Microsoft sells 9.3M Lumia smartphones in Q3, takes Nokia branding off smartphones

Microsoft (NASDAQ: MSFT) reported a jump in smartphone sales for the third quarter and also confirmed it will put its own brand name in place of the Nokia (NYSE:NOK) brand on its Lumia Windows Phone smartphones going forward.

Microsoft's sales jumped 11 percent, excluding Nokia's devices and services business, and easily beat analysts' expectations. Overall Microsoft said revenue jumped to $23.2 billion, which handily outpaced analysts' expectations of $22 billion, according to Reuters.

However, Microsoft's profit fell 13 percent year-over-year to $4.5 billion, mainly due to an expected $1.1 billion charge related the 18,000 job cuts the company announced in June. Fully 12,500 of those cuts are coming from former Nokia workers that Microsoft acquired in April.

The software giant said it sold 9.3 million Lumia phones in its most recent quarter, its fiscal 2015 first quarter, up 5.6 percent from the 8.8. million Nokia sold in the year-ago period. In its most recent quarter Microsoft recorded phone revenue of $2.6 billion.

Microsoft CEO Satya Nadella said on the company's earnings conference call that the firm has moved quickly to integrate the Nokia phone business. "We are executing on all of the restructuring changes we talked about in the last quarter while driving Lumia share growth," he said, according to a Seeking Alpha transcript of his remarks. "We saw modest growth over the prior year driven by sales in Europe where we gained share with lower-price devices."

On the company's earnings call Microsoft CFO Amy Hood said, in the company's phone business, "the focus of the quarter was on positioning the business for the future." She said the company remains committed to having the phone business break even in fiscal 2015.

Hood added that as part of Microsoft's restructuring efforts, the company improved its manufacturing capacity, created one development team to accelerate innovation, and focused its sales and marketing efforts on the Lumia brand. She said sales of non-Lumia phones were down, driven by declines in the underlying feature phone market, as well as "portfolio rationalization" as Microsoft executes on its phone strategy. Microsoft had said it would abandon sales of the Android-based X phones Nokia had been making.

Looking ahead to the next quarter, Hood said Microsoft expects to bring in phone hardware revenue of $2 billion to $2.2 billion. She said the company expects year-over-year and sequential growth in Lumia units driven by lower-end 500 and 600 series devices. "As a result of the ongoing market dynamics and our portfolio rationalization, we expect those volumes and ASPs of non-Lumia devices to decline" in the next quarter, she said.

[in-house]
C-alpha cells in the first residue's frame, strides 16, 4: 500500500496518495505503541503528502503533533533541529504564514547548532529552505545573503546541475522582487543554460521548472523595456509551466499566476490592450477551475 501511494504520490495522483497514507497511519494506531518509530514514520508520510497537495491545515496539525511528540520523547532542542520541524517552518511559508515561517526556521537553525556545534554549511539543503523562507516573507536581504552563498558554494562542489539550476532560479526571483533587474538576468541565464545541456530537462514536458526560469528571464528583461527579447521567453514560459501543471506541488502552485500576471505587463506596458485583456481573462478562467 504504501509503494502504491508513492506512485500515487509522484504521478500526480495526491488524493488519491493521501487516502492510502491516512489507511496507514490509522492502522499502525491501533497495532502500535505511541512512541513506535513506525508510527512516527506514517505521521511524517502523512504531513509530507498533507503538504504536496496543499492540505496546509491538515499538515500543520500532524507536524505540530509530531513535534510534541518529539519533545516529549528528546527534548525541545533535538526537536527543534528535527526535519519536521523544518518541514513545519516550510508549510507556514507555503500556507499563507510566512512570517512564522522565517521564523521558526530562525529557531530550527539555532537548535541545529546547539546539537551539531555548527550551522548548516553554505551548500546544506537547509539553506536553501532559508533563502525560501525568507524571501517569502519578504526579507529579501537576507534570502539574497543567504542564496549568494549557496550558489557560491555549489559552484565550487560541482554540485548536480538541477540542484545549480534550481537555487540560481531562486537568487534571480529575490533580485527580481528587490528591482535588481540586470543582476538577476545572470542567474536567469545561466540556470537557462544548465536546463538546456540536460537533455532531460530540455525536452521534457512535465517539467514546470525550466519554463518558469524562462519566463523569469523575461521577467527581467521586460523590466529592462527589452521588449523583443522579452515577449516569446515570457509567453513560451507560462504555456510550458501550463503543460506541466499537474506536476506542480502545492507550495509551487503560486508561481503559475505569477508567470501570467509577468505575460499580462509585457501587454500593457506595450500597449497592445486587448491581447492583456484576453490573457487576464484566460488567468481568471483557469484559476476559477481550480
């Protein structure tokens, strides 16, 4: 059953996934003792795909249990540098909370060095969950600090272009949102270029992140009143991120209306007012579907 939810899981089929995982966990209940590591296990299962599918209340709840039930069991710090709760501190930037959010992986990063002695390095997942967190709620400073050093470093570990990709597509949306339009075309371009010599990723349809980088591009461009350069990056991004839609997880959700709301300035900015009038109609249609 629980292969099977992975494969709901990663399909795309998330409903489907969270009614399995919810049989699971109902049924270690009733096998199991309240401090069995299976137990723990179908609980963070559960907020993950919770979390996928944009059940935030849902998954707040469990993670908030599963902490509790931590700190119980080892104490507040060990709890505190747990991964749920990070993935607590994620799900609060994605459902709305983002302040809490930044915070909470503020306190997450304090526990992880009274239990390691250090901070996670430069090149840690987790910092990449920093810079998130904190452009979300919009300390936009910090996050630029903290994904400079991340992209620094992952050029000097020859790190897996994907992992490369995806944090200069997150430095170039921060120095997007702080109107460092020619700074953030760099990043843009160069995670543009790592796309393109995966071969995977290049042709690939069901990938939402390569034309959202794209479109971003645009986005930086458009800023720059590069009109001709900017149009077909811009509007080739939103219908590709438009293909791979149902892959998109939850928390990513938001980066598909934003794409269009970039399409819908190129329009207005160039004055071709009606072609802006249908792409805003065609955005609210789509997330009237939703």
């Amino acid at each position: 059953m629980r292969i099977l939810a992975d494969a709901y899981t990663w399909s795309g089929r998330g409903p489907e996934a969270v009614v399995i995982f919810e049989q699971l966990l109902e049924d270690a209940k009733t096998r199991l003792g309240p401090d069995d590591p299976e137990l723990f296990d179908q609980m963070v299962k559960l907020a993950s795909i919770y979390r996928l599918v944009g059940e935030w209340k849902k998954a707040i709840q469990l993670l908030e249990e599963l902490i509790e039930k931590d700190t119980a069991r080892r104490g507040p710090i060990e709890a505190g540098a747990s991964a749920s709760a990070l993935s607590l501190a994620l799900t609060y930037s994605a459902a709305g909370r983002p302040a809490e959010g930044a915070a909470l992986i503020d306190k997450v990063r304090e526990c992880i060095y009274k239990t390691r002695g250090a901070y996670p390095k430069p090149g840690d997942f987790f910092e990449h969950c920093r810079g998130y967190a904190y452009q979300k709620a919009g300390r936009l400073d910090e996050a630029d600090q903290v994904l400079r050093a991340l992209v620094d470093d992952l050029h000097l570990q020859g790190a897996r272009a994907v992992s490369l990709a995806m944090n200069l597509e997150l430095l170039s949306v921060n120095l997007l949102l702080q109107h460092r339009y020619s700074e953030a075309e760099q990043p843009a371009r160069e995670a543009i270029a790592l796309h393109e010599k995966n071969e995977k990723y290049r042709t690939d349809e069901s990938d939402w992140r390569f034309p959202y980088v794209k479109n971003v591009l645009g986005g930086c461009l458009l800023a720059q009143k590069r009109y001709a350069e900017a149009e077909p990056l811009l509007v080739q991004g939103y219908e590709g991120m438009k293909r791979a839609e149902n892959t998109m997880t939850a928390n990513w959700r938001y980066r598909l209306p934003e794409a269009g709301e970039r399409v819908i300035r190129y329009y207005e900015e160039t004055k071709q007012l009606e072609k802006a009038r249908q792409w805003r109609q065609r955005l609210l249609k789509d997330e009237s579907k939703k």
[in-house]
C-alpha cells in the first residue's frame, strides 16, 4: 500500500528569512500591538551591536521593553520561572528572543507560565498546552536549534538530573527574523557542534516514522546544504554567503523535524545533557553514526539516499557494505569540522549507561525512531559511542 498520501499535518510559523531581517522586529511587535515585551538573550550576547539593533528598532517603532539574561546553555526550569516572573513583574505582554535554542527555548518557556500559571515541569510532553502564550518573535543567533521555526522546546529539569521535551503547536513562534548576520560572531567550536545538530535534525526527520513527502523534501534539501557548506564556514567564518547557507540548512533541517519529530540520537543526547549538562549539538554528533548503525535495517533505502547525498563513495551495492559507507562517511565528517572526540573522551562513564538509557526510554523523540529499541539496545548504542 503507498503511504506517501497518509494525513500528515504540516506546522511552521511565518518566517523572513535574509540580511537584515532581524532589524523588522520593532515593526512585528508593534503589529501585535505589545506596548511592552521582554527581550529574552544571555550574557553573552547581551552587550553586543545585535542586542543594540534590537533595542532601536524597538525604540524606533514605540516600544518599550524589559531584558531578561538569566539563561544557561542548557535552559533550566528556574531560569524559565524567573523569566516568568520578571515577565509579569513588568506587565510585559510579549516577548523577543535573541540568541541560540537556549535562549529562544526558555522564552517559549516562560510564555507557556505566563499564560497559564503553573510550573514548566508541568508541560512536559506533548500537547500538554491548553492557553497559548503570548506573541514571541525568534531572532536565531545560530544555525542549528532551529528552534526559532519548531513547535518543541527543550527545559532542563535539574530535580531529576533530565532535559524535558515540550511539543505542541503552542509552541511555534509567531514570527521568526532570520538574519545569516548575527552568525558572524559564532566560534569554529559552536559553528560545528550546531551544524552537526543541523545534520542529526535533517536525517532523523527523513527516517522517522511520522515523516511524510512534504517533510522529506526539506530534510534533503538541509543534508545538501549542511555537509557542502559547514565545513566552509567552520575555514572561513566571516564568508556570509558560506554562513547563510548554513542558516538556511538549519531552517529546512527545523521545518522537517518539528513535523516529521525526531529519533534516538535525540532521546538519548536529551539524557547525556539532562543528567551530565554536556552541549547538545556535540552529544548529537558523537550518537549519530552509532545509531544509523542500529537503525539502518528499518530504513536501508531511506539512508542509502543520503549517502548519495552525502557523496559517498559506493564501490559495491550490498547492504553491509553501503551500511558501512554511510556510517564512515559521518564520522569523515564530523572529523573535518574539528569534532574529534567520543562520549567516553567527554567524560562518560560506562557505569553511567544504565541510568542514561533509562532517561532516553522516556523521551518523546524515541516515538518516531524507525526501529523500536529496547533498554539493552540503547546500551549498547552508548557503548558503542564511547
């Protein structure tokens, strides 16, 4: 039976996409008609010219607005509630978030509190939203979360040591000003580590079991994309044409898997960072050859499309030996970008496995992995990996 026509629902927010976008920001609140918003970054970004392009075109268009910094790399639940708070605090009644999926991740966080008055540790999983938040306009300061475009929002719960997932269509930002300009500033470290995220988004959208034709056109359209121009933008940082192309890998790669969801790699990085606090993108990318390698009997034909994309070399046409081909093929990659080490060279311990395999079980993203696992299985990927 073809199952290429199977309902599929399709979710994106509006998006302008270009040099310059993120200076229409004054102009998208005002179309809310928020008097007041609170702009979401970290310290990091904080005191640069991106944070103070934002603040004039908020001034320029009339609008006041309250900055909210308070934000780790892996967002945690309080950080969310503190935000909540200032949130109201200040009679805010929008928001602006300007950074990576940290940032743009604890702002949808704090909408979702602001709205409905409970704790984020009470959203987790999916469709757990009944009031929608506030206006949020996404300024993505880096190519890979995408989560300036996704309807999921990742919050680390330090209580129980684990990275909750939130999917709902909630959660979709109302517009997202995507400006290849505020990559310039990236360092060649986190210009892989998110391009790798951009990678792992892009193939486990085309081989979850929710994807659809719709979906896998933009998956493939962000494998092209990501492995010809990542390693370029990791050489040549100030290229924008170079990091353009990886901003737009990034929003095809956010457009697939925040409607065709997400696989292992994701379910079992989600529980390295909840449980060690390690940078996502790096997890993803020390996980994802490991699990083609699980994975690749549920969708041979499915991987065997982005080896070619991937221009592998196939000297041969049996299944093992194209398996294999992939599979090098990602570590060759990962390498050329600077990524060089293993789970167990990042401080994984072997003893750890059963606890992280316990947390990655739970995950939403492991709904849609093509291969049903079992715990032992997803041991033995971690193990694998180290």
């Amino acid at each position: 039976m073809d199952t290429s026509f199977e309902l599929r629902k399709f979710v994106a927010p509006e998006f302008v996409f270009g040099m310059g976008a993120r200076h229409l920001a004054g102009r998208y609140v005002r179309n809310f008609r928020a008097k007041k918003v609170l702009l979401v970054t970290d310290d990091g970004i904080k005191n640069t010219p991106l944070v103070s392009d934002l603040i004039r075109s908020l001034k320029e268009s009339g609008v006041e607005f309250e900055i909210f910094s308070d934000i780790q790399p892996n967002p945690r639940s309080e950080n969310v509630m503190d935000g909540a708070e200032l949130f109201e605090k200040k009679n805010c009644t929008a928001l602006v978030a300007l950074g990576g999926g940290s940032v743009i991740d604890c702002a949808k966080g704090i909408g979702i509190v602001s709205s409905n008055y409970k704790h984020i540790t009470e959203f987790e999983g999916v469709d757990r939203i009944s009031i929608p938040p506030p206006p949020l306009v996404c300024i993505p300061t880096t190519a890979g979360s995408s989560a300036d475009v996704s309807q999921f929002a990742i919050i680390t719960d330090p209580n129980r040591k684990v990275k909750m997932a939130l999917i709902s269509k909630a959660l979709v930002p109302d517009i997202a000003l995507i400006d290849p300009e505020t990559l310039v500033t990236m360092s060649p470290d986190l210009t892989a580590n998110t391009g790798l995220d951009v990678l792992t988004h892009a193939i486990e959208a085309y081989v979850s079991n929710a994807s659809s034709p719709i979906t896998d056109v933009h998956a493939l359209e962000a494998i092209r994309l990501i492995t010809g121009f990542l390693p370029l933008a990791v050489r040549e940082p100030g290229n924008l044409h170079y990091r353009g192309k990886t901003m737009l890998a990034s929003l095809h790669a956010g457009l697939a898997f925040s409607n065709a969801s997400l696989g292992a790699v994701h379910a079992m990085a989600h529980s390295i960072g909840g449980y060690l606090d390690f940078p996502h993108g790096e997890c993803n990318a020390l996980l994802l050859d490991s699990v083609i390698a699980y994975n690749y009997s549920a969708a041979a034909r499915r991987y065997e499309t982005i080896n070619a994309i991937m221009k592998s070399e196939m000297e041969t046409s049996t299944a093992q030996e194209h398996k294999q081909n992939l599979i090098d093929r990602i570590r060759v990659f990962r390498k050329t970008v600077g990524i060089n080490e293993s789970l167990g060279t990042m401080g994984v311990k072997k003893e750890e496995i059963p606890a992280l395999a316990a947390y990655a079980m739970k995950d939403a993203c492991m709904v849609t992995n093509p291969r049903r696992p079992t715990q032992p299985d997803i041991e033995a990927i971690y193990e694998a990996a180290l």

Microsoft also confirmed that in the coming weeks and months, Microsoft will transition from the Nokia Lumia brand to the Microsoft Lumia brand for its smartphone branding. When Microsoft officially acquired Nokia's devices business this spring, Microsoft was only licensed to use the Nokia name on Lumia smartphones for 18 months after the deal's closing. Microsoft can use the Nokia brand name on feature phones for 10 years.

"We want to simplify and unify our smartphone branding," Microsoft phone unit marketing chief Tuula Rytilä said in an interview with Re/code. "We are really using Lumia as connective tissue."

Rytilä declined to say when the first "Microsoft Lumia" phone will come to market, but told the in-house Nokia Conversations blog that "what I can say is that that we are looking forward to unveiling a Microsoft Lumia device soon. This is of course a natural progression as all devices that once came from Nokia now come from Microsoft."

Microsoft's bigger challenge is getting other hardware vendors to not just make but also aggressively market Windows Phone devices. The company disclosed last month that it has attracted 50 new hardware partners that are making Windows-based smartphones and tablets since the company decided in April that it would make Windows free for devices with screens smaller than nine inches.

For more:
- see this release
- see this Seeking Alpha transcript
- see this WSJ article (sub. req.)
- see this Reuters article
- see this NYT article
- see this Re/code article
- see this Nokia Conversations post
- see this The Verge article

Special Report: Wireless in the third quarter of 2014

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